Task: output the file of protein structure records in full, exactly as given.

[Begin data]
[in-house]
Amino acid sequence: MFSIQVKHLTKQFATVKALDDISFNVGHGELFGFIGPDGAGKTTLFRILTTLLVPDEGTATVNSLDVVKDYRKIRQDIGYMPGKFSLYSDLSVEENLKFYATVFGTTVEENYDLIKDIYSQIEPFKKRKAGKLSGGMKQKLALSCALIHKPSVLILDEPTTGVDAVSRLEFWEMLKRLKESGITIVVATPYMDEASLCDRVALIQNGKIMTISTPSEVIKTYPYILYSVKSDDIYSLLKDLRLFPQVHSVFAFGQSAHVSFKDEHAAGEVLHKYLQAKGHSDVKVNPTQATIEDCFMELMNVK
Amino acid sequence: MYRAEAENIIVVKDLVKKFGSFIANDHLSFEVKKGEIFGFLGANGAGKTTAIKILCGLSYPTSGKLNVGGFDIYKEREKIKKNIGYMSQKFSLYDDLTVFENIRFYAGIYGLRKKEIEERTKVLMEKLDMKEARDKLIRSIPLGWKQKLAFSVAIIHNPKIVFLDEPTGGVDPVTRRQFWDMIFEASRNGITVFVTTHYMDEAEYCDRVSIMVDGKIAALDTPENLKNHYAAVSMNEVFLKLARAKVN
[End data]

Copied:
[in-house]
Amino acid sequence: MFSIQVKHLTKQFATVKALDDISFNVGHGELFGFIGPDGAGKTTLFRILTTLLVPDEGTATVNSLDVVKDYRKIRQDIGYMPGKFSLYSDLSVEENLKFYATVFGTTVEENYDLIKDIYSQIEPFKKRKAGKLSGGMKQKLALSCALIHKPSVLILDEPTTGVDAVSRLEFWEMLKRLKESGITIVVATPYMDEASLCDRVALIQNGKIMTISTPSEVIKTYPYILYSVKSDDIYSLLKDLRLFPQVHSVFAFGQSAHVSFKDEHAAGEVLHKYLQAKGHSDVKVNPTQATIEDCFMELMNVK
Amino acid sequence: MYRAEAENIIVVKDLVKKFGSFIANDHLSFEVKKGEIFGFLGANGAGKTTAIKILCGLSYPTSGKLNVGGFDIYKEREKIKKNIGYMSQKFSLYDDLTVFENIRFYAGIYGLRKKEIEERTKVLMEKLDMKEARDKLIRSIPLGWKQKLAFSVAIIHNPKIVFLDEPTGGVDPVTRRQFWDMIFEASRNGITVFVTTHYMDEAEYCDRVSIMVDGKIAALDTPENLKNHYAAVSMNEVFLKLARAKVN